Friday 15 July 2022

Bonaparte's Gull at Oare marsh for a ninth year

We had three plans for today.....Bird Fair, Honey Buzzards at Swanton Novers or the more local journey to Oare Marsh and the local journey won us over. 

We arrived at 6.15am picking up Barn Owl and Turtle Dove straight away to give the Jims a couple of late year ticks. A Garden Warbler was a surprise tick as I don't think we've seen one before at Oare. Black-tailed Godwits, Redshank, Lapwing, Avocets, a couple of Dunlin and a single Golden Plover made up the waders on east flood. A Garganey was reported by another birder but looking into the sun we couldn't find it. We walked along the bank but couldn't find the Bonaparte's Gull but did pick out a few Whimbrel and some Curlew along with an Oystercatcher to add to the wader count and a single Med gull too. A walk around the flood delivered a few more of the expected ticks but two Raven calling from the pylons were another first for Oare and then several Corn Buntings were heard and a couple seen for what I think is another first for Oare.

Bonaparte's Gull at Oare (always distant)

As we got back to the hide I picked up the Bonaparte's Gull feeding out on the mud. This bird has been returning to Oare every year since 2013 and I've connected with it every year since 2013 apart from 2019. I've also seen three other Bonaparte's gulls in the UK with one at Abberton in 2019, Eastbourne in 2013 and Crossness in 2012.

On the journey home we stopped at a church that has held Spotted Flycatchers before but this year we weren't so lucky.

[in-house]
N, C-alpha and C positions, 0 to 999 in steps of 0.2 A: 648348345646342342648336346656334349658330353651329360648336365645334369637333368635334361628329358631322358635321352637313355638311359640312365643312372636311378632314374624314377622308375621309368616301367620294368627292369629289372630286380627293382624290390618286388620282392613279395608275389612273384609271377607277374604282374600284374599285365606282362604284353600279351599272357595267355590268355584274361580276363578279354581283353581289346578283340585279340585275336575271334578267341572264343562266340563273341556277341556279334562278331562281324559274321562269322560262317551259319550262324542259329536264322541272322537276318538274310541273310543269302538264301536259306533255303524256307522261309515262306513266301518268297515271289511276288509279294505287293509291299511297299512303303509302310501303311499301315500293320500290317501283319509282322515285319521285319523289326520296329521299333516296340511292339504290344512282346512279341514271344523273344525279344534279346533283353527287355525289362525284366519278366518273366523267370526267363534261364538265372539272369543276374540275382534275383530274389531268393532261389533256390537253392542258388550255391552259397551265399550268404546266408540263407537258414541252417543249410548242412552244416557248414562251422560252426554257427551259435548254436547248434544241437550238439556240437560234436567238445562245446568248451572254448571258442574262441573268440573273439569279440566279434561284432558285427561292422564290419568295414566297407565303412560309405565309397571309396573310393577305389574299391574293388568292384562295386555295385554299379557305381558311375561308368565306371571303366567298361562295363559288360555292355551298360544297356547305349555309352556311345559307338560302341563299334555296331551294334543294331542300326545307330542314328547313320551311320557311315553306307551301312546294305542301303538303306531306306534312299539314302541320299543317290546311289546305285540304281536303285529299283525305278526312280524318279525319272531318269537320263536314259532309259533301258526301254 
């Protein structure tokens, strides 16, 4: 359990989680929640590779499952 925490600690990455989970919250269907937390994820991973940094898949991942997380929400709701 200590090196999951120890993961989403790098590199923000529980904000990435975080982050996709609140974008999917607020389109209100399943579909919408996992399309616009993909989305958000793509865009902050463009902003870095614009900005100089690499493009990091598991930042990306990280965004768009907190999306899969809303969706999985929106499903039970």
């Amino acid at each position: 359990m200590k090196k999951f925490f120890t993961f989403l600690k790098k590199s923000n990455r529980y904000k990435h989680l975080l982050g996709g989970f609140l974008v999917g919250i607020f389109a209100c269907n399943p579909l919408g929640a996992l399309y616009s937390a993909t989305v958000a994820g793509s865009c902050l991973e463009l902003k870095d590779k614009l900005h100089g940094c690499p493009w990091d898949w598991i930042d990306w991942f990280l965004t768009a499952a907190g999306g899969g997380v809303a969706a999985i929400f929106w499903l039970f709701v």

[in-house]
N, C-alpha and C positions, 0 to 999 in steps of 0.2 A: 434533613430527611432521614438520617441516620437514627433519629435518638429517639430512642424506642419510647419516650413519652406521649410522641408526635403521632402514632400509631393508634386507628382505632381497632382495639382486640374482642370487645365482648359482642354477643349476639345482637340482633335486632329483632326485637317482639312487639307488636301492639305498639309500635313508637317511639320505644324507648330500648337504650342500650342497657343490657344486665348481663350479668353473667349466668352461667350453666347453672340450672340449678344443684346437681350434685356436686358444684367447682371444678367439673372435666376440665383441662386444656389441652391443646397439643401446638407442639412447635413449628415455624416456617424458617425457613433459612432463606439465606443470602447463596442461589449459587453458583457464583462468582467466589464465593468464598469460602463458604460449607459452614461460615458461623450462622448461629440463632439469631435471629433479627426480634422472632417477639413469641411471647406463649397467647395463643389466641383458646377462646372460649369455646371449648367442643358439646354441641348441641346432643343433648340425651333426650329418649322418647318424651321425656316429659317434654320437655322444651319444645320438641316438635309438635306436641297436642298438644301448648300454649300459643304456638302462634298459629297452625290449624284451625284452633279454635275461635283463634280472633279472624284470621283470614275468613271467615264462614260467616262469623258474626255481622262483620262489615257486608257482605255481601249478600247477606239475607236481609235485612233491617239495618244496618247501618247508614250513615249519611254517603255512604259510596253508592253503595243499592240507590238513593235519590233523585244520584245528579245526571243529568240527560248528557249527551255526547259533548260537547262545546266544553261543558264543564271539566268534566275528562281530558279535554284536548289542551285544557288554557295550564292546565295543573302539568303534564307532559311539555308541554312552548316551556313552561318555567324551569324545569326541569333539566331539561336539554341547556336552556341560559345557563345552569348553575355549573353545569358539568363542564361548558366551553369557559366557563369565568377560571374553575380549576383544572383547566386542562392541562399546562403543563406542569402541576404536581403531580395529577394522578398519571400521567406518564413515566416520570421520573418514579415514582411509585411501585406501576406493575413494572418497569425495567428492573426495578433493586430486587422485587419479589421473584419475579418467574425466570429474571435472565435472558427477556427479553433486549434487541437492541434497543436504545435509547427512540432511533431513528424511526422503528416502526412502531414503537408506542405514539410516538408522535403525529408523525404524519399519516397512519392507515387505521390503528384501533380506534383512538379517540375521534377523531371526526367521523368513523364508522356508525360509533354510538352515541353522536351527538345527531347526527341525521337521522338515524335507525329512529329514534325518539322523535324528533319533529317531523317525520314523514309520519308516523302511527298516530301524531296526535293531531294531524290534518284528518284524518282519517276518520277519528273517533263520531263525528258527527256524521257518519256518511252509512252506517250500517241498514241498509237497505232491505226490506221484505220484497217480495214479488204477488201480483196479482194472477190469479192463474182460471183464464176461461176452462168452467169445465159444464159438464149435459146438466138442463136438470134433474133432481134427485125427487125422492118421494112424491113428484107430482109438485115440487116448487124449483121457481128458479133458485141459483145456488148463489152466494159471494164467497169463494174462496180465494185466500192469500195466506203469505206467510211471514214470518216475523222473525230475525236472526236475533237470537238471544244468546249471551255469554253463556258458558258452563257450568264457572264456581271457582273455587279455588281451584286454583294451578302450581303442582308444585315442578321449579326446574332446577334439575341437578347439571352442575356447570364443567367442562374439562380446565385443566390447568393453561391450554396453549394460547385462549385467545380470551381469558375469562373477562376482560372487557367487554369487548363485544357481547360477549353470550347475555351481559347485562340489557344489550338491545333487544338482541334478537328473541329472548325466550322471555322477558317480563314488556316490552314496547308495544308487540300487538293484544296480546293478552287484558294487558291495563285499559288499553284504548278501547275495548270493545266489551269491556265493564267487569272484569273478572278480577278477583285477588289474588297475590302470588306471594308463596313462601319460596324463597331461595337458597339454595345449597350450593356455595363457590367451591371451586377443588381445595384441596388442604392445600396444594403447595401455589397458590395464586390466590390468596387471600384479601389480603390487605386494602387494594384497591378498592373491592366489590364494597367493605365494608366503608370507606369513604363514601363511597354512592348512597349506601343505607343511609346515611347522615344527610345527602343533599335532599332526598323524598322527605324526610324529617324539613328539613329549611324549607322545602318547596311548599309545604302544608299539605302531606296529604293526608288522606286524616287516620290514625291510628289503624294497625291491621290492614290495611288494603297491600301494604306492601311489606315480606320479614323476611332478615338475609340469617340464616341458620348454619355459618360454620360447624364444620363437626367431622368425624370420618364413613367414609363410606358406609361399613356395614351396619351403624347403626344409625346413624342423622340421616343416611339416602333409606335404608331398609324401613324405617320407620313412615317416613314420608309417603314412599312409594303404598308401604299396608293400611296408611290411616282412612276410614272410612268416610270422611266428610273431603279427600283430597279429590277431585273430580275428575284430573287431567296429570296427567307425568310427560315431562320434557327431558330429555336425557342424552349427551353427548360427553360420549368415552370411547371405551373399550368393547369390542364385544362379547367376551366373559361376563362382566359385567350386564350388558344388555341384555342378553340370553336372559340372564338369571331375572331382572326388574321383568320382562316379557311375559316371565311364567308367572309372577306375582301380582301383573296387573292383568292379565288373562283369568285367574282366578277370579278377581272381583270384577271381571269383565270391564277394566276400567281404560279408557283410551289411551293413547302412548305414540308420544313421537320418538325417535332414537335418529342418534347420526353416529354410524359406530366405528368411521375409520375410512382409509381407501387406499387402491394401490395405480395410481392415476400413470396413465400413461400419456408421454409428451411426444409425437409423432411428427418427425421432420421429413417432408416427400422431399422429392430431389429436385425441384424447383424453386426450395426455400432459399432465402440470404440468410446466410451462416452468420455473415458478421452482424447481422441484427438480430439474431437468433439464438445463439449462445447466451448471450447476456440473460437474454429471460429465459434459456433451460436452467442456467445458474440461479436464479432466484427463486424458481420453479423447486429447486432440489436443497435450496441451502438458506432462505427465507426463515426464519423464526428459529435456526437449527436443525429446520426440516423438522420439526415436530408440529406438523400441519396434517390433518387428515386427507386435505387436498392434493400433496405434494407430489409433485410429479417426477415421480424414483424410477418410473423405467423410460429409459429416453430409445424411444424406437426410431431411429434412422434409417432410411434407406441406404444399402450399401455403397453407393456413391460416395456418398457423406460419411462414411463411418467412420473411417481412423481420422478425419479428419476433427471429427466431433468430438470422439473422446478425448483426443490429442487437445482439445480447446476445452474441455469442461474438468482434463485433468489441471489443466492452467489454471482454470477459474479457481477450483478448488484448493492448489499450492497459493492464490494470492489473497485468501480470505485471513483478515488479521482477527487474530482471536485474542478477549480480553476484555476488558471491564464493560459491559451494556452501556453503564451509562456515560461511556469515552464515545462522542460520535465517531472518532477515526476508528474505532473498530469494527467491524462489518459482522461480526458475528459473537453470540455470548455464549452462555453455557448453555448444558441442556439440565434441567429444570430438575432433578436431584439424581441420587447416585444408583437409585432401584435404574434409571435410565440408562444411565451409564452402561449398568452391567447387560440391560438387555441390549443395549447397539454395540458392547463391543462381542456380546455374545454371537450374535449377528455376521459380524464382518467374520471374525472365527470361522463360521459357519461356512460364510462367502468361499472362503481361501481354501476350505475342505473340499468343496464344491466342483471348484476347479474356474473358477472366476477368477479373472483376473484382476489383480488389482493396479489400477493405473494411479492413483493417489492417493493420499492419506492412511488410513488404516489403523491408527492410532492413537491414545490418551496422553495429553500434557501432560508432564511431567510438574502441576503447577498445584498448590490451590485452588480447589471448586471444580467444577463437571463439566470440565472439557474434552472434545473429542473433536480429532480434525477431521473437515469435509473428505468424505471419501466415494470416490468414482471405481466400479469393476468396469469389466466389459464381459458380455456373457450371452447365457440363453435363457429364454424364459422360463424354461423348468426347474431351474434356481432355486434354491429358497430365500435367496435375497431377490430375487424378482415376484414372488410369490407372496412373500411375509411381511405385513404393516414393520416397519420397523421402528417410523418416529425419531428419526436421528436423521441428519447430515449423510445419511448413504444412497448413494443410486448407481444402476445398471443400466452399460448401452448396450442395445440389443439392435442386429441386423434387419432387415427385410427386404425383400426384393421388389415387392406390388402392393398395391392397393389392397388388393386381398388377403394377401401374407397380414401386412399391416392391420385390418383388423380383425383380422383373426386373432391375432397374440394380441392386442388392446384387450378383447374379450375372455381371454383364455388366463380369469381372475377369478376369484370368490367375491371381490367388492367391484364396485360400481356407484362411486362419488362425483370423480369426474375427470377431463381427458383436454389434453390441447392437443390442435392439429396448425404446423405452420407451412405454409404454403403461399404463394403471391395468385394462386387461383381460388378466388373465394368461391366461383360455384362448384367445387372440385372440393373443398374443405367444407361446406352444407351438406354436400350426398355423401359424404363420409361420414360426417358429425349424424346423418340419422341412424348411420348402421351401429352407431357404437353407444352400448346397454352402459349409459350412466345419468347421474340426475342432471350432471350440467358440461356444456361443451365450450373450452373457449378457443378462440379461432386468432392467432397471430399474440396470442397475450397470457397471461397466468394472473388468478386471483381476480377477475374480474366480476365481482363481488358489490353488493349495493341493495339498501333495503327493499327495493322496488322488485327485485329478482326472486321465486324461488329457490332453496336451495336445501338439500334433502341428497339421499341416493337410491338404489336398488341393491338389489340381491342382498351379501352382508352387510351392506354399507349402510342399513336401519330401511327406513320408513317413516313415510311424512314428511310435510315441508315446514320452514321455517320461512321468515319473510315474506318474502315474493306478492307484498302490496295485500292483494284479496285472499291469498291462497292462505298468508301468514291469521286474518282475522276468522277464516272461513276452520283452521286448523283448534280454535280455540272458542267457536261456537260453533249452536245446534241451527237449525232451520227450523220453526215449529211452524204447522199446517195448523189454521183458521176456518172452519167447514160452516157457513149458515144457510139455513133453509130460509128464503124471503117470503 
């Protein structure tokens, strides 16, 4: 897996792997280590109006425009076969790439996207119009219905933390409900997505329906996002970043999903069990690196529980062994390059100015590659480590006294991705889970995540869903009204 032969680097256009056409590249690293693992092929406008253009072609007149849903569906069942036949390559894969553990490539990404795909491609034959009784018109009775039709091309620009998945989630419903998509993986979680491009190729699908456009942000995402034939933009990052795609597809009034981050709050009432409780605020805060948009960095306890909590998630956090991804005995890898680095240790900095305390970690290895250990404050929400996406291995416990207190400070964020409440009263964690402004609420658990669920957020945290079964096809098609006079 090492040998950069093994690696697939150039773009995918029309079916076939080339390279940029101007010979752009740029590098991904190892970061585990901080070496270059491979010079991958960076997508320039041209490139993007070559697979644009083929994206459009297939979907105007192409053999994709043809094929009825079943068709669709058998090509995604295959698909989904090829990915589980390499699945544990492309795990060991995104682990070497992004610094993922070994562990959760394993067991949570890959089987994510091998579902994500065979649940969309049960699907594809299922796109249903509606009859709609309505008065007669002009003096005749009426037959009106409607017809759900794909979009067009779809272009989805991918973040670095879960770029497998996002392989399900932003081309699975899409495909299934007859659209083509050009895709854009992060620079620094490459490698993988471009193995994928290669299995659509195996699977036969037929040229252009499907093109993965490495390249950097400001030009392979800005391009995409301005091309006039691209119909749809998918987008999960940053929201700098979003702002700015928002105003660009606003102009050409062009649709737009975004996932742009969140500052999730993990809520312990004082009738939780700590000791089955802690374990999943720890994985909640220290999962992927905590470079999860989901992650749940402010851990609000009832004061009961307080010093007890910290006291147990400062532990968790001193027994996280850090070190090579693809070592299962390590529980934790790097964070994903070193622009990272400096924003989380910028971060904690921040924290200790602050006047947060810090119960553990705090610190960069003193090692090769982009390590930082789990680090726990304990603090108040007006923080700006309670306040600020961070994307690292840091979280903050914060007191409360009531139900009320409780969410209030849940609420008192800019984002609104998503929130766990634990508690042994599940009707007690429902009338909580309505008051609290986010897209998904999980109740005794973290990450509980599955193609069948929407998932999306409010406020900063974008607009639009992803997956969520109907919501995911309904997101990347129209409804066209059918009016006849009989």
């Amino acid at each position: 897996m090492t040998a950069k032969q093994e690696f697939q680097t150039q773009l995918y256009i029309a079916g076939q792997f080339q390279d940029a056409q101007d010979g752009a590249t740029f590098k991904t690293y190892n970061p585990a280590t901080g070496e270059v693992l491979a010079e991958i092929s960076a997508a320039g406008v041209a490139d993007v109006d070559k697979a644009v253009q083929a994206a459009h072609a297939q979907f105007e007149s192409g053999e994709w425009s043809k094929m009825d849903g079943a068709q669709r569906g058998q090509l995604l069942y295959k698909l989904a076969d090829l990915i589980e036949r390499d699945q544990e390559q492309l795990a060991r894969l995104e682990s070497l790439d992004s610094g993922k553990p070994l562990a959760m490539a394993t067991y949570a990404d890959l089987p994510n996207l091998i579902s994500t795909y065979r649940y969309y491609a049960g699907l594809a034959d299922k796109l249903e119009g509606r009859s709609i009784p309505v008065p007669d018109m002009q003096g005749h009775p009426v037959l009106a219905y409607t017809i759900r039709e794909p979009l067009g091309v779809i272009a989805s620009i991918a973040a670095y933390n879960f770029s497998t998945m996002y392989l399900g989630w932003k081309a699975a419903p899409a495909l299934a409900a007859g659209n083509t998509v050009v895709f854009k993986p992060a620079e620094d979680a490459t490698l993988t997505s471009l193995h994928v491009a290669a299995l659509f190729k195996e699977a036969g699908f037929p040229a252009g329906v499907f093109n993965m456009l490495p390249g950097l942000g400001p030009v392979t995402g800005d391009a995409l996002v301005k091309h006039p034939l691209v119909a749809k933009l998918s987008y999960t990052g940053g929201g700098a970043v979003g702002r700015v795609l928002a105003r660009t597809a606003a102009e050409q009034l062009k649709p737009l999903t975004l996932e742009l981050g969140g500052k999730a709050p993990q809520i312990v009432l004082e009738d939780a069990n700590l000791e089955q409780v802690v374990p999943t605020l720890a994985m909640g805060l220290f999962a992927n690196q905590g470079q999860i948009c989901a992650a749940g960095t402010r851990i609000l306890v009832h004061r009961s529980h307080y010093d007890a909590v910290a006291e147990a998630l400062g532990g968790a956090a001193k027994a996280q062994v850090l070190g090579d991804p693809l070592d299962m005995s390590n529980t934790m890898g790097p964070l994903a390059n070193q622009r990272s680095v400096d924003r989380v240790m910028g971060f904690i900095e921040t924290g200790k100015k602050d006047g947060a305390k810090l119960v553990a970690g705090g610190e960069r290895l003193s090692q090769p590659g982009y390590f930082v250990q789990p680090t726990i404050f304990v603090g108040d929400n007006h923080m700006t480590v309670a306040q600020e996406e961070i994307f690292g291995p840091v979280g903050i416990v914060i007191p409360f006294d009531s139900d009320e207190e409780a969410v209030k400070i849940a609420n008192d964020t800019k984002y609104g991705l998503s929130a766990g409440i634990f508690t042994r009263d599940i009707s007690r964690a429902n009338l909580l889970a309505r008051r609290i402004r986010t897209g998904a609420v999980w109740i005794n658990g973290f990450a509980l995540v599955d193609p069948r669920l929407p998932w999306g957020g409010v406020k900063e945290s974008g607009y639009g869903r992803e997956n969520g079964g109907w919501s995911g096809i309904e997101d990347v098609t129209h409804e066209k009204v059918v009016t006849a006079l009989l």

Juvenile Green Woodpecker

year list now 225
onwards and upwards!

Wednesday 6 July 2022

Turkestan Shrike at Bempton

On 27th June news broke of a Red-tailed Shrike being found at Bempton Cliffs RSPB but it was quickly lost to view after presumably coming in off the sea. On 28th the bird was refound a mile or so from Bempton Cliffs at the local piggery before moving to Wandale farm on 29th June were it appeared to settle. A fee of £10 was negotiated with the farm owner to allow birders access and so the games began with birders from all over the country trying to connect with what I believe is only the eighth record for Britain.

I had wanted to visit Bempton at some point in an attempt to connect with the summering Albatross again so it wasn't too much of a strain when I found myself with a free day on 5th July and let the Jims know of my intentions. They agreed on the plan and we set off at 2am for the 220 mile 4 hour trip up north. The A1 and the M62 night closures made the journey an hour longer so we arrived at 7am. I dropped the Jims at the track to the farm and continued on to the RSPB car park which meant I had to walk about half a mile back to the track. The walk along the track was about a mile I suppose but I caught up with the Jims and paid the £10 to get in. A couple of cars were parked on the grass at the entrance to the farm and another had driven up the drive and parked in the farm where the farmer said he was happy for people with mobility issues to park there for a short visit. I wish I'd known that when I dropped Dad off at the track. A birder that had parked at the farm did offer to drop Dad back at the car park which was nice.